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Old 04-01-2010, 09:26 AM
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popx popx is offline
Join Date: Mar 2010
Location: Oxford
Posts: 16

Hi Mike,

I'm pleased to say that your answer works when transposed into Java. To test it, I made another pair of spreadsheets from scratch, one simulating the client one with the faulty macro, and one that calls it. I ran the latter from Java.

I hope it's OK to explain how here, because although Java isn't VB, we've now got so much useful stuff - some of which is independent of whether we're discussing VB - about the general problem that we might as well keep it here so it's easy to find.

To run Excel from Java, and to call Excel macros, I have been using a commercial library named EZ JCom by Desiderata Software. This makes COM objects available as Java classes and instances, and enables one to invoke their methods. There are also free libraries that do this, amongst them Dan Adler's Jacob, and Stuart Halloway and Justin Gehtland's Jawin. Yuri Gomes explains those in his Java COM Automation with Jacob and JBuilder, but I've not tried them, because the boss of this project wants EZ JCom.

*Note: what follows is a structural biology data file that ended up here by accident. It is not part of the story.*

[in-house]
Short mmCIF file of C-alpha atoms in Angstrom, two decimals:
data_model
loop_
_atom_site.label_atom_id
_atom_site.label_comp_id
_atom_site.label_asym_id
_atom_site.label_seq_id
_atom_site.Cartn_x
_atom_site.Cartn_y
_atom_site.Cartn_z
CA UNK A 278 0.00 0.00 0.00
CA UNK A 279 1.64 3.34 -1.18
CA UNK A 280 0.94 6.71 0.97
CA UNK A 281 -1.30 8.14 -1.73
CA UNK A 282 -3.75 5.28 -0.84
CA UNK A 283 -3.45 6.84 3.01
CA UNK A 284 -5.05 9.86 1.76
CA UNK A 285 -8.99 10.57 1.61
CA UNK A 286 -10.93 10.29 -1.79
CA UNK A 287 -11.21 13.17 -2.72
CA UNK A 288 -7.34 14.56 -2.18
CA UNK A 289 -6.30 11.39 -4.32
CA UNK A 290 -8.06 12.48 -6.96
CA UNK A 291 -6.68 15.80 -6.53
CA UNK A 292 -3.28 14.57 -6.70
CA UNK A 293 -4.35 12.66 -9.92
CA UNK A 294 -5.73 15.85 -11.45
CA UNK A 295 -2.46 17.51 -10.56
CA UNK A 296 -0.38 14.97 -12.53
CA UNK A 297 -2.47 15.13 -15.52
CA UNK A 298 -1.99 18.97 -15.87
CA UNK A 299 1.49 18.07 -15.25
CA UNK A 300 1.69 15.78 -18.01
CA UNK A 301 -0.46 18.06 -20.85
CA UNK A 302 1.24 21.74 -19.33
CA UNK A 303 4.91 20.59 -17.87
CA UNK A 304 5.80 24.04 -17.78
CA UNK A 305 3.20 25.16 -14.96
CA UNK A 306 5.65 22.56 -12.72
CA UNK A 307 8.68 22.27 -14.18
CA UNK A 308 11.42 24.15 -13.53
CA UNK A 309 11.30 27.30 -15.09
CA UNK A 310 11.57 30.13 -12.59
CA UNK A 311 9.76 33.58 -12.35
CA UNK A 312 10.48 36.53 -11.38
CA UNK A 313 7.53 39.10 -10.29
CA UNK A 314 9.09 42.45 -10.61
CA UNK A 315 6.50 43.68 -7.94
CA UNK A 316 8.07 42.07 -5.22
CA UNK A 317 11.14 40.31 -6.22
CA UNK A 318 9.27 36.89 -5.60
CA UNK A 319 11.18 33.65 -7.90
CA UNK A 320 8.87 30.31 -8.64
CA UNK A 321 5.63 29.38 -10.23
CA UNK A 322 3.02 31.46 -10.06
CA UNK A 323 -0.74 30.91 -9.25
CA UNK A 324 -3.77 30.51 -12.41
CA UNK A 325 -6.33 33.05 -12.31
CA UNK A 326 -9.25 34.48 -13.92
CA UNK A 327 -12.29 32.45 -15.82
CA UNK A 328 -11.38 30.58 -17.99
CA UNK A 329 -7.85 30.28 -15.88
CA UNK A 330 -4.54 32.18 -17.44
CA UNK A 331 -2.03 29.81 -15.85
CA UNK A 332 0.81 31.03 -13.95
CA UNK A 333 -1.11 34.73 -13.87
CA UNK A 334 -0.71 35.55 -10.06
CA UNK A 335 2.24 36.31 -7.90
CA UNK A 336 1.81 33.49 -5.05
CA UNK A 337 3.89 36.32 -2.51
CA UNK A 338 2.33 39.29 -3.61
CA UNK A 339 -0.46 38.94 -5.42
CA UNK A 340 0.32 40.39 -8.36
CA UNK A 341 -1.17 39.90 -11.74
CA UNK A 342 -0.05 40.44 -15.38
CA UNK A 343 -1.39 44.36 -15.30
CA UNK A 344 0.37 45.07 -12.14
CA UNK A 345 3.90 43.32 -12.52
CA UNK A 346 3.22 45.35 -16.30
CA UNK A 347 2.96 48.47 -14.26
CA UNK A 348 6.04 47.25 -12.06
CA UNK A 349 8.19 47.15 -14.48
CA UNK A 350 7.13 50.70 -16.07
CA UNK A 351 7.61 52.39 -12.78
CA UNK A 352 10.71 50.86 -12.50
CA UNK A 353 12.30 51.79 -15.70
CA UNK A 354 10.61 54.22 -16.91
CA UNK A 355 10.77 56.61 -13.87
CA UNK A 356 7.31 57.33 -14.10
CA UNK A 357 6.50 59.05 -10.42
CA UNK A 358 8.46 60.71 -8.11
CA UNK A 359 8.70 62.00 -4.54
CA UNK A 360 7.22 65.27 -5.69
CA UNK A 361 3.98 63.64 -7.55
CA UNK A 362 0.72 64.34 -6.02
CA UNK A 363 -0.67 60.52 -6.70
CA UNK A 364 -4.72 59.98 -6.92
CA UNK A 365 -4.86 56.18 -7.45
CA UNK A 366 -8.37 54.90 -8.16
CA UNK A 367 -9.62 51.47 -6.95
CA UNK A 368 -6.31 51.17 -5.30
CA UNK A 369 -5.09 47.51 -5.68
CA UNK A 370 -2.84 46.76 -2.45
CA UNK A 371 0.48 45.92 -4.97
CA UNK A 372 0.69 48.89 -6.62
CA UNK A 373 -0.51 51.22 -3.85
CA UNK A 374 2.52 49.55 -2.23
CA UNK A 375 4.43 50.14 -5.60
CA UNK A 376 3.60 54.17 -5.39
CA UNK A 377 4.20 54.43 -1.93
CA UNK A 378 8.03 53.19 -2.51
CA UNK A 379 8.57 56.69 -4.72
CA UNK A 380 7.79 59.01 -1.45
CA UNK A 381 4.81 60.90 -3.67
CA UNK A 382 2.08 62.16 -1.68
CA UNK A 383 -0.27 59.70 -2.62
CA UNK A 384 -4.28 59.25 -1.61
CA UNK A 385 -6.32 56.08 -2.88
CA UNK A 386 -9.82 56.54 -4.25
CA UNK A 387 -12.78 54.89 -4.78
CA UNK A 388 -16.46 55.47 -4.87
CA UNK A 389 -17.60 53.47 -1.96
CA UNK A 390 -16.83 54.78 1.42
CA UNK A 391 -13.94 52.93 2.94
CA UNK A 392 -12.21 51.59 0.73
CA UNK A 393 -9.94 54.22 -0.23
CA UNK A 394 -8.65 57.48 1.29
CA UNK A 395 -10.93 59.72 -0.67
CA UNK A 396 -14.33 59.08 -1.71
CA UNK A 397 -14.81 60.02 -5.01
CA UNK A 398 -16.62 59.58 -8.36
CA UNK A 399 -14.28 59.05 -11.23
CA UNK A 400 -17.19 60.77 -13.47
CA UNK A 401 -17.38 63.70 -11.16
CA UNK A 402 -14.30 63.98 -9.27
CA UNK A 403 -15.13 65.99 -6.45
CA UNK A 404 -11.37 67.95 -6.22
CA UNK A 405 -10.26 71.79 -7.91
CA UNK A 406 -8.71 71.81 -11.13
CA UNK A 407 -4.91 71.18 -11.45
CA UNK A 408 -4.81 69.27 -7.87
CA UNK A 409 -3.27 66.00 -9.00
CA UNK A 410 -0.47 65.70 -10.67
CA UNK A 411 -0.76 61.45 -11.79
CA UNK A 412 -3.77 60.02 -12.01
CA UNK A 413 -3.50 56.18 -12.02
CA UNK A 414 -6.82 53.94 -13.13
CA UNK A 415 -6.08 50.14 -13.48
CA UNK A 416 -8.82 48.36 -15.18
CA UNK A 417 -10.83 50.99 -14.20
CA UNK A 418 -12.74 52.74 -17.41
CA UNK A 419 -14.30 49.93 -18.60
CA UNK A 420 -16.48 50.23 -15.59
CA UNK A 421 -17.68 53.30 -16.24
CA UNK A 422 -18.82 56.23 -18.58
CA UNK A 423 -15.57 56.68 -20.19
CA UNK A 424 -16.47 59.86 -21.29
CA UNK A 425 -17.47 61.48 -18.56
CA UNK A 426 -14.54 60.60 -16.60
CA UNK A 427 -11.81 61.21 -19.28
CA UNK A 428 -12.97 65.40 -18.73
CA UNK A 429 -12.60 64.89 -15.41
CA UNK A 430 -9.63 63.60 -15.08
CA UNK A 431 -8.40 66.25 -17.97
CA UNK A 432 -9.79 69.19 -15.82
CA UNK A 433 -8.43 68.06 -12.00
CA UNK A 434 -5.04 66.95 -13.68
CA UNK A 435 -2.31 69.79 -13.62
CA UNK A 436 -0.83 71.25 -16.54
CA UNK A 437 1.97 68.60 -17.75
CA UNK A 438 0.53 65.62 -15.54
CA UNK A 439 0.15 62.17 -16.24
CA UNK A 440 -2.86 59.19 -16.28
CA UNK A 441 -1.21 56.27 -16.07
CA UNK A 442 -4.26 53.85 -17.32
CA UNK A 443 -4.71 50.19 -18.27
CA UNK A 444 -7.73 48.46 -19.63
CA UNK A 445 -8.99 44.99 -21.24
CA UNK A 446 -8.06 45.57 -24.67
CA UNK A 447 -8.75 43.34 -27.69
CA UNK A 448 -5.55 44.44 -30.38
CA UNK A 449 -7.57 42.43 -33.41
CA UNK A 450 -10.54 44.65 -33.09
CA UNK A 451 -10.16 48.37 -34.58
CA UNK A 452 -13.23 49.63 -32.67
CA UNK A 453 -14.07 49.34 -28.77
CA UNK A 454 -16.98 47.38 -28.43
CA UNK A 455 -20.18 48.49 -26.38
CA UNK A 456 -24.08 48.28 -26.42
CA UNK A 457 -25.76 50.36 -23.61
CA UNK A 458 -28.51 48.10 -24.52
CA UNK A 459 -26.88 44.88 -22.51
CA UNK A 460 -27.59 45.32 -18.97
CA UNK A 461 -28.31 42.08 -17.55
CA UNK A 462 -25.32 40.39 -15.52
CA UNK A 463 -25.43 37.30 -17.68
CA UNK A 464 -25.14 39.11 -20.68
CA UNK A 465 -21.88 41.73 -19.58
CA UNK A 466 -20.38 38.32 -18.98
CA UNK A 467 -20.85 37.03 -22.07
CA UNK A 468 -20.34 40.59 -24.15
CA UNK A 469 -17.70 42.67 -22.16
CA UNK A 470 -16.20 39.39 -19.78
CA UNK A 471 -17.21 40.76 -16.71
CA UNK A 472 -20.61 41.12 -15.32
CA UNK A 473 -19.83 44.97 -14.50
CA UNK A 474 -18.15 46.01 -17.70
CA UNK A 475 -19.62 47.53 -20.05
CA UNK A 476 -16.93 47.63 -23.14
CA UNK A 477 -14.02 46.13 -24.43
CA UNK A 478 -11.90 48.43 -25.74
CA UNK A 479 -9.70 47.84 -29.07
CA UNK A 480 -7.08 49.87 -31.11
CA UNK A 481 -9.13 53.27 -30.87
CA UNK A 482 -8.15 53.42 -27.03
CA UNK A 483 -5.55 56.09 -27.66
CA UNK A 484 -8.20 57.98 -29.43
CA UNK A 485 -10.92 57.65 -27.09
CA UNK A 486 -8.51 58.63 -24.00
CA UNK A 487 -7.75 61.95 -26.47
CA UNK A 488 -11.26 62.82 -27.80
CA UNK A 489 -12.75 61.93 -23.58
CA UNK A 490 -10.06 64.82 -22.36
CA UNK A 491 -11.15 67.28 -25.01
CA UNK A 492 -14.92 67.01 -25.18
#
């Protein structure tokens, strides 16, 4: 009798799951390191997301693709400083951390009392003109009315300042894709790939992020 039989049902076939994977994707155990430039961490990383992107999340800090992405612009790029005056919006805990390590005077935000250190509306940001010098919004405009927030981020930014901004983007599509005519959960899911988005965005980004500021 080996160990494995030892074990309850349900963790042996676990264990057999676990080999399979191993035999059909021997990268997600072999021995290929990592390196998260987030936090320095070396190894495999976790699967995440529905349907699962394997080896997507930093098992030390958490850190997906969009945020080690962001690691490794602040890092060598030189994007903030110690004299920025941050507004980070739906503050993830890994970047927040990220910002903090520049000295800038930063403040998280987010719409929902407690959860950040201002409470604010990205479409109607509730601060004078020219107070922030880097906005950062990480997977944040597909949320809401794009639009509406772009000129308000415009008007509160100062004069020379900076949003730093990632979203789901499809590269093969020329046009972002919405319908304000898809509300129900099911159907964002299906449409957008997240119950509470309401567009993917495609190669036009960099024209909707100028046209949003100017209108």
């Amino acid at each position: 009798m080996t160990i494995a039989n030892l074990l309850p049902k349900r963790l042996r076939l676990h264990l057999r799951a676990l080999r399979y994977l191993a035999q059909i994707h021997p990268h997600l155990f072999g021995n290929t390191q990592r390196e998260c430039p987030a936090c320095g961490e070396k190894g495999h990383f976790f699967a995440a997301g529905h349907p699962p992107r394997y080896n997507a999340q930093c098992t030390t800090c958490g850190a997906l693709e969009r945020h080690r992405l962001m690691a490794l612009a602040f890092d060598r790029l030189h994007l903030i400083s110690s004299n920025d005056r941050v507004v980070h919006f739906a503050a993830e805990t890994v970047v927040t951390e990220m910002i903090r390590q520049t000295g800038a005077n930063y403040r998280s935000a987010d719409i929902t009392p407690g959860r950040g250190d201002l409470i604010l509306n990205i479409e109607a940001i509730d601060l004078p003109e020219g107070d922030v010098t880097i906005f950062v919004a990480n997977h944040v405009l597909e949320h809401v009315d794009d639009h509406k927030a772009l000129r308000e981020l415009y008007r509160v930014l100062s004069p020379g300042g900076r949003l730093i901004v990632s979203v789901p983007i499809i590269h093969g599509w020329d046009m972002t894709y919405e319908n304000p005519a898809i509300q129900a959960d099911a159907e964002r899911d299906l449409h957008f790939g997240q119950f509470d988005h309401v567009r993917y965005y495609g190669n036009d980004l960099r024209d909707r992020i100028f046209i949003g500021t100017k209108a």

I first made a spreadsheet named MyCalled.xls, which simulates a client's spreadsheet with macros, one of which is faulty. It has a blank workbook, and the following VBA module:

Public Sub Macro1()
  MsgBox "Macro1 called."
End Sub

Public Sub Macro2()
  MsgBox "Macro2 called."
  MsgBox 1 / 0
  ' Intentional divide-by-zero error.
End Sub

Public Sub Macro3()
  MsgBox "Macro3 called."
End Sub
I then changed the name of MyCalled's VBA project, by going to the VBA editor, selecting the VBA project's Properties, and overtyping the name with "MyCalled".

Next, I made another spreadsheet named MyCaller.xls, also with a blank workbook. To give it a reference to MyCalled.xls, I went to Tools in MyCaller.xls's VBA editor, selected References, then clicked the Browse button and, in the file-chooser, found the directory with MyCalled.xls in. I set the filetype in the file-chooser to "Microsoft Office Excel Files (*.xls, *.xla)", and selected MyCalled.xls. After exiting the file-chooser, a reference to MyCalled had got added, as evident from the presence of "MyCalled" with a ticked check-box next to it in the list of references.

I then put the following code into MyCaller.xls's ThisWorkbook module:

Public Sub CallMacro1()
  MsgBox "In caller, CallMacro1."
End Sub

Public Sub CallMacro2()
  MsgBox "In caller, CallMacro2."
End Sub

Public Sub CallMacro3()
  MsgBox "In caller, CallMacro3."
End Sub
I tested this code by putting the cursor in each subroutine and pressing F5 to run it.

Then, I wrote the following Java code to call the above macros using EZ JCom. To repeat what I said above, EZ JCom makes COM objects available as Java classes and instances, and enables one to invoke their methods. In the code below, the 'wb' variable is the ThisWorkbook that contains the above VBA. My method callMacro invokes a macro in it by calling